Jana Evans Braziel, Assistant Professor
229B Mc Micken Hall
Department of English and Comparative Literature
University of Cincinnati
Cincinnati, OH 45221-0069
Office # (513) 556-0834
Fax # (513) 556-5960
Biblical Allusions in James Baldwinís Go Tell It on the Mountain
Structure of the Book:
The "threshing floor" is where the wheat is separated from the chaff. According to the Illustrated Bible Dictionary, "chaff symbolizes worthless, evil or wicked persons (or things) that are about to be destroyed (Ps. 1:4; Matt. 3:12; Luke 3:17).
John: Alludes to John, the beloved disciple of Christ, and John the Baptist. The disciple John is believed to have written the Gospel of John; the Epistles of John (I, II, III) and the Book of Revelation to John (written during exile on the island of Patmos).
Elizabeth: Mother of John the Baptist.
Gabriel: Archangel who announces the birth of Christ to Mary (the "Annunciation") and also announced the birth of John the Baptist to Elizabeth. In the Old Testament, Gabriel also interpreted the vision of the prophet Daniel.
Deborah: Deborah was a military leader, judge and prophet of the Old Testament who led the Isrealites to a victory over the Canaanites (Judges 4, 5).
Esther: Esther was the Jewish Queen of the Persian palace who interceded on behalf of her cousin Mordecai and thereby saved her people, the Israelites.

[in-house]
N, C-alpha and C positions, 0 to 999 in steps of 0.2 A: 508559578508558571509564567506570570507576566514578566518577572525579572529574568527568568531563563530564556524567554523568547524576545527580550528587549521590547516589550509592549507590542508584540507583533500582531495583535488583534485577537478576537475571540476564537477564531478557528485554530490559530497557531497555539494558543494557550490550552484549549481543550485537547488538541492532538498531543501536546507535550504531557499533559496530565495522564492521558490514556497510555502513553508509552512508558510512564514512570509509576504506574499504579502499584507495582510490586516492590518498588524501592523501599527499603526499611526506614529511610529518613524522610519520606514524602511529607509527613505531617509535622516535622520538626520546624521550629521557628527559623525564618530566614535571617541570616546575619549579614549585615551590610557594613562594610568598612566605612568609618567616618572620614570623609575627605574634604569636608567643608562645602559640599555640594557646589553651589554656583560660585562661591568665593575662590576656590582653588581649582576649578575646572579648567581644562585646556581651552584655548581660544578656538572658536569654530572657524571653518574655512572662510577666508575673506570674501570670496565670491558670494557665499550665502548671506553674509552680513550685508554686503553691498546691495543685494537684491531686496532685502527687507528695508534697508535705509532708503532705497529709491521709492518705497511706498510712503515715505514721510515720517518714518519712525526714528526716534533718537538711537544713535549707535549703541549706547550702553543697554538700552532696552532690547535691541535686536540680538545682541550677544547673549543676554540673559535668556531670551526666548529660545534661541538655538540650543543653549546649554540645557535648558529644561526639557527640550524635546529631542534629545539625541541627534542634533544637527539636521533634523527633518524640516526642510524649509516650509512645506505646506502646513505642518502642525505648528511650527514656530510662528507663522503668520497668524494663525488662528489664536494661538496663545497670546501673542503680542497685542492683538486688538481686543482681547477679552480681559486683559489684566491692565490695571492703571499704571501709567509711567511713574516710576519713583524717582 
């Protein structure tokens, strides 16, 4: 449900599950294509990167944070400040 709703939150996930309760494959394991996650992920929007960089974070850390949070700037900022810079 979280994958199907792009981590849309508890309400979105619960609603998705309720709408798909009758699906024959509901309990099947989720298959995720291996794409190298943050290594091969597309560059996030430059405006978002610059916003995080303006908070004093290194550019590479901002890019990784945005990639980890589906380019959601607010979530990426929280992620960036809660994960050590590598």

Elisha:: A prophet of the Old Testament who performed miracles. According to The Oxford Companion to the Bible, many of the narratives associated with this prophet involve "stories in which Elisha alleviates the distress of individuals."
The "Fall": A central theme in Baldwinís autobiographical novel, Go Tell It on the Mountain, is the Fall of mankind. We see this theme in Gabriel's personal failures as well as in the conversion scene of "Part Three" in which John sees himself as ëfallení (Cf. Genesis 3).
The Sins of the Father, "original sin"& paternal genealogy: Saint Augustine proposed that the nature of ëoriginal siní was sexual and further proposed that Adamís ëguiltí in the ëfallení state was passed through the fatherís seed during sexual intercourse. Ironically, Gabriel believes that his son Royal will continue his pastoral legacy; however, it is ultimately only his sins and transgressions which this son inherits.
The Prodigal Son: Gabriel is the fatherless son of a freed slave; his own biological sons are either betrayed by him or betray him; John is the son who accepts the Christian faith only to later reject Christianity.
Revelation/Ecstatic Rebirth: John 3 (passage in the Johannine Gospel regarding spiritual ërebirthí); the apocalyptic tone of The Book of Revelation and its creation of the "new Jerusalem" (a "new order" from the "chaos" of destruction); the Epistles of John (especially 1 John 4:8 which pronounces, "God is love"). The final scene is also prophetic and apocalyptic in tone. "Part Three: The Threshing Floor" echoes passages from Ezekiel 1-4, Daniel and the Book of Revelation to John.
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